Wars and new wars sessions:


Three issues to think about:


a) What is a war?: is say, the sense of 'war' as in the Peninsula war (1807-1814) (between Napoleon's forces and those of the allies of Britain, Spain and Portugal which ended in the Battle of Toulouse in 1814), a classic 'school history' sense of war as compared to war as in 'guerrilla war' (e.g. Ho Chi Minh strategy and tactics in the Vietnamese war) or compared to what we might see as a more metaphorical sense of war as in 'the war on drugs' (the government  initiative, not the rock band) or the 'war on terror'?


b) What are the factors for military success? (Forsyth piece is most salient)


c) What are New wars and how are they fought as distinct from Conventional wars? (state v state)


d) Which 'classic' theorist best captures strategy for fighting New wars - Clausewitz? Sun Tzu?...




Key reading for 24th October:


Forsyth,  'Finesse: A short theory of war'


and the Vego article: On Military Theory




New wars reading for 31st October:


Mary Kaldor : New wars (a defining piece)


Interview with Mary Kaldor on New wars book (2012) and here is a vid of her talking about New wars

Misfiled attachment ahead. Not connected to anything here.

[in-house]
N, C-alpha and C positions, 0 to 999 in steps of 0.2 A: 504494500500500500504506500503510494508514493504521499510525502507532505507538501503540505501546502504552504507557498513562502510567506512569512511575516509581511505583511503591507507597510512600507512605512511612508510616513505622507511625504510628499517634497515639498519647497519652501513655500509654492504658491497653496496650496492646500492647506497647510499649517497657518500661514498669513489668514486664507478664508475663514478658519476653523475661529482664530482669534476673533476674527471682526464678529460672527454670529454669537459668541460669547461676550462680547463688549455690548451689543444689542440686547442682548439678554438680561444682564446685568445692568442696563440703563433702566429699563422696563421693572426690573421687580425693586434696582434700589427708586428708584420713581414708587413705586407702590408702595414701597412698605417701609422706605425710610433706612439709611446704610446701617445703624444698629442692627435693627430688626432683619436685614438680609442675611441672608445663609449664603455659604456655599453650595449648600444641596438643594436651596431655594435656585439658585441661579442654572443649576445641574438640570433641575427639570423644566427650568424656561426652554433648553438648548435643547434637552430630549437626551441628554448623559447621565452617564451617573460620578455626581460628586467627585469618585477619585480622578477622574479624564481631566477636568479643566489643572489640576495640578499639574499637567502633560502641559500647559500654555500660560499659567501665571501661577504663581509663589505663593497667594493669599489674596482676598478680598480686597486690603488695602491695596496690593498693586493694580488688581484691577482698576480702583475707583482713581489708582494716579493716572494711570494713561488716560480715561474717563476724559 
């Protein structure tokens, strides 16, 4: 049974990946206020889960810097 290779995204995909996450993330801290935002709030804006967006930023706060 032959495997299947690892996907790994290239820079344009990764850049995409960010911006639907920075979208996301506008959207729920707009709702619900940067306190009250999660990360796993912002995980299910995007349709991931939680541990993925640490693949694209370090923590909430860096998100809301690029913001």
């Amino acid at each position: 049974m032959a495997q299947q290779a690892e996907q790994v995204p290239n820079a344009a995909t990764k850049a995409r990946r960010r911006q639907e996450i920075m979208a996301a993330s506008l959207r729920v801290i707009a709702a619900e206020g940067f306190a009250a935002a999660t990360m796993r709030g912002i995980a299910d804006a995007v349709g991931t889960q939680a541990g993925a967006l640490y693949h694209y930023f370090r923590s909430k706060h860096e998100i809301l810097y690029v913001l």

Martin Shaw, review article on of Kaldor's earlier work on new wars


Schurmann on Clausewitz and New wars theory



Further Reading:''


Conventional wars reading:


Vego: Systems versus classical approaches to warfare


Colin Gray: Why Strategy is difficult.


A short history of War (very good in relating ancient as well as modern wars to strategies and changing materials e.g. weapons and transport = mobility


Also see the interview with Lt general Paul van Riper on 'The Immutable Nature of War'





and 'new wars' stuff


10 New wars (Washington Post article)


Empirical evaluation of Kaldor's new wars thesis (LSE paper)


Case study (Syria) of the New Wars idea

Case Study: Africa's New wars


Oberg and Hall, The ‘New Wars’ Debate Revisited: An Empirical

Evaluation of the Atrociousness of ‘New Wars’


New wars, non-State actors, and International law


New wars evaluated in the context of the ideas of Carl Schmitt - (Schmitt was a very clever but unfortunately pro-Nazi) jurist and legal/political thinker in the 1930s